Mafqodeen - Uncovering Iraq (2017- ongoing)
a project by Alessio Mamo & Marta Bellingreri
With estimates running from 250.000 to one million people, Iraq is supposed to have the largest number of missing persons in a single country. The Iraqi desaparecidos are the victims of more than four decades of human rights violations, dictatorship, wars, genocide and terrorism.
The teams of Mass Graves department and Legal Medicine have been travelling all over Iraq in the past thirteen years, from Basra in the South to Sinjar in the North, passing through Tikrit and the river Tigris. Their journeys were the most painful and challenging missions ever: guiding their team in excavating mass graves and exhumation of the remains of dead bodies. From former Saddam Hussein's regime until recent ISIS's massacres, in the past 40 years the earth of Iraq has covered the lives of hundreds of thousands of people: missed from Iran-Iraq War (1980-88), Saddam Hussein’s era political opponents, post-2003 conflicts, 2006-2008 civil war’s sectarian violence, 2014-2017 ISIS’s occupation in the country and counter-ISIS operations. ISIS mass graves have taken in the past few years a large portion of time and energy. Only ISIS's pre-identified mass graves are 202, while the number of former regime's ones is still unknown.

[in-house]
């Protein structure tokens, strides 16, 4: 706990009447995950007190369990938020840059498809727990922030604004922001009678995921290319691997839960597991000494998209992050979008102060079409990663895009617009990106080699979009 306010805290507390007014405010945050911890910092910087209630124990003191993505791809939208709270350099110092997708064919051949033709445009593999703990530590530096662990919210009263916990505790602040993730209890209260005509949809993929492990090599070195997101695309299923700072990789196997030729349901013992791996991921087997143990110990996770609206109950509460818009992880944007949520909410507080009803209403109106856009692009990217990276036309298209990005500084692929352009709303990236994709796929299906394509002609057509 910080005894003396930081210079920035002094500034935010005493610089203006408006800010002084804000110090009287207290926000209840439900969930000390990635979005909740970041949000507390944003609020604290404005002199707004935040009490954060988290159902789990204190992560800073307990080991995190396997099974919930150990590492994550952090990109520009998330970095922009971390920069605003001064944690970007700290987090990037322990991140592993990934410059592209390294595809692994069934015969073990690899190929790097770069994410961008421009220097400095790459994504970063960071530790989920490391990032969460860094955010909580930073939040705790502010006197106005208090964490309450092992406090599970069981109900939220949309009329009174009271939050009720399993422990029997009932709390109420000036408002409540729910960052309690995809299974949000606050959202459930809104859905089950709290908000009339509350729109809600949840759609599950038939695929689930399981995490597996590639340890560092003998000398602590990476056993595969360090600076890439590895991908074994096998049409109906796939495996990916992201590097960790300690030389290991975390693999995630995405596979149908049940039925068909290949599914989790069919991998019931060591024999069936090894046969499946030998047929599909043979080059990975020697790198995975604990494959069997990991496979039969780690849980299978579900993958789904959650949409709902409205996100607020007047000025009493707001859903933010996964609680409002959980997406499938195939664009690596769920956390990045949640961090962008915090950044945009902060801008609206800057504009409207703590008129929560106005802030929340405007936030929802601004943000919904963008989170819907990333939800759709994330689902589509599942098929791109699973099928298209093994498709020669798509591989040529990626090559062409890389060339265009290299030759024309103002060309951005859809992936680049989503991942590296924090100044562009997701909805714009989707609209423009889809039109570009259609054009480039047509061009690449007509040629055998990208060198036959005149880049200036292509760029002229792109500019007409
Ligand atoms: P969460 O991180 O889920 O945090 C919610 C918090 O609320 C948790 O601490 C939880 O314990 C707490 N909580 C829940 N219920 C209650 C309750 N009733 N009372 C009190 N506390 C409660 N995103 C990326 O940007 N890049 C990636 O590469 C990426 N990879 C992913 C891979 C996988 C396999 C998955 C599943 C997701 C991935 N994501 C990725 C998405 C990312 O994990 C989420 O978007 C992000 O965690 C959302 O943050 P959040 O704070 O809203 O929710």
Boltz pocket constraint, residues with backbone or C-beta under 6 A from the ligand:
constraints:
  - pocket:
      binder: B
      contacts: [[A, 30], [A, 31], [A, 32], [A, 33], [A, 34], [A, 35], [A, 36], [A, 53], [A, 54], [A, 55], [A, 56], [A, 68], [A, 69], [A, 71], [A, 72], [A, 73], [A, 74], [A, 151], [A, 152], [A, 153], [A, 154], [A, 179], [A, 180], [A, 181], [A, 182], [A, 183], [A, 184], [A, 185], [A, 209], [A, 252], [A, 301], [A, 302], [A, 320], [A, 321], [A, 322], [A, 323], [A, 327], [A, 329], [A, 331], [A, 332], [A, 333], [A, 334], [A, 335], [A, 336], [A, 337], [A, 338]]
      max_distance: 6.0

The tireless Iraqi teams of Legal Medicine Directorate and Mass Graves Department reunite all the forensic anthropologists, doctors and experts who are uncovering mysteries and crimes against humanity, identifying the bodies to return to the families of the victims. Starting from 2019, they have been also accompanied by an international investigative team of the United Nations, which helped in collecting evidences to prosecute the criminals of ISIS's violence, with their experience and expertise, from Rwanda to Bosnia, from Argentina to Cambodia's massacres. Their campaigns in the different provinces of Iraq include involving the families of the victims to collect DNA samples and gather other evidences. Collecting Yazidi families DNA samples has been the most challenging task since many members of the same family were killed or left Iraq as refugees.
The team's passionate, humble and huge effort is making the history of Iraq, they will have to work still for so many years, but their hope is only one: that the next mass grave will be the last one.